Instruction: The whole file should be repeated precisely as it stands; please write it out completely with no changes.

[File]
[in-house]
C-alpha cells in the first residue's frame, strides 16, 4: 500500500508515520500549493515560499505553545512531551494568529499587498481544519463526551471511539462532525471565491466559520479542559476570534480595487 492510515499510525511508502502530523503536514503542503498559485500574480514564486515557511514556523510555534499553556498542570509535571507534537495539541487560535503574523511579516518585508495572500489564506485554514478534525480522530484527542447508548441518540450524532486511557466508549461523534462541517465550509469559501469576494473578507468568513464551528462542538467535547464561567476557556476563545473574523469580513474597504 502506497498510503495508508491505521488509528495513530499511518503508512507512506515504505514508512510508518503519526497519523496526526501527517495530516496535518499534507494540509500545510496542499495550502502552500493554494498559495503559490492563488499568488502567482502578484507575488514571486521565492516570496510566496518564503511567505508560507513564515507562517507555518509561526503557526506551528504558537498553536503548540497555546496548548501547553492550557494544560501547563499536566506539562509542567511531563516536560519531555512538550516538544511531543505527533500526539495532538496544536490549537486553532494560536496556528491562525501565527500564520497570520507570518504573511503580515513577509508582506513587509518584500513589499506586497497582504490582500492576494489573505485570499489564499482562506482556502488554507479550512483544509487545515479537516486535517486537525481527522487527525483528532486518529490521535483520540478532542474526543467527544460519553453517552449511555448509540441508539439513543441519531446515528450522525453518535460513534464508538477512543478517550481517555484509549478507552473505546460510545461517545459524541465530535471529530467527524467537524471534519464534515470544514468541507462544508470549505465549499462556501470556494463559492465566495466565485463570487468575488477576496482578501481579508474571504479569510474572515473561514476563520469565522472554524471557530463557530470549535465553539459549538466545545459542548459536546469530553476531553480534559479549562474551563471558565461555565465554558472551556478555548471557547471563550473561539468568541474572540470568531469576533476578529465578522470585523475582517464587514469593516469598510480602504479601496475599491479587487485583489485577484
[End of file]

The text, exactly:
[in-house]
C-alpha cells in the first residue's frame, strides 16, 4: 500500500508515520500549493515560499505553545512531551494568529499587498481544519463526551471511539462532525471565491466559520479542559476570534480595487 492510515499510525511508502502530523503536514503542503498559485500574480514564486515557511514556523510555534499553556498542570509535571507534537495539541487560535503574523511579516518585508495572500489564506485554514478534525480522530484527542447508548441518540450524532486511557466508549461523534462541517465550509469559501469576494473578507468568513464551528462542538467535547464561567476557556476563545473574523469580513474597504 502506497498510503495508508491505521488509528495513530499511518503508512507512506515504505514508512510508518503519526497519523496526526501527517495530516496535518499534507494540509500545510496542499495550502502552500493554494498559495503559490492563488499568488502567482502578484507575488514571486521565492516570496510566496518564503511567505508560507513564515507562517507555518509561526503557526506551528504558537498553536503548540497555546496548548501547553492550557494544560501547563499536566506539562509542567511531563516536560519531555512538550516538544511531543505527533500526539495532538496544536490549537486553532494560536496556528491562525501565527500564520497570520507570518504573511503580515513577509508582506513587509518584500513589499506586497497582504490582500492576494489573505485570499489564499482562506482556502488554507479550512483544509487545515479537516486535517486537525481527522487527525483528532486518529490521535483520540478532542474526543467527544460519553453517552449511555448509540441508539439513543441519531446515528450522525453518535460513534464508538477512543478517550481517555484509549478507552473505546460510545461517545459524541465530535471529530467527524467537524471534519464534515470544514468541507462544508470549505465549499462556501470556494463559492465566495466565485463570487468575488477576496482578501481579508474571504479569510474572515473561514476563520469565522472554524471557530463557530470549535465553539459549538466545545459542548459536546469530553476531553480534559479549562474551563471558565461555565465554558472551556478555548471557547471563550473561539468568541474572540470568531469576533476578529465578522470585523475582517464587514469593516469598510480602504479601496475599491479587487485583489485577484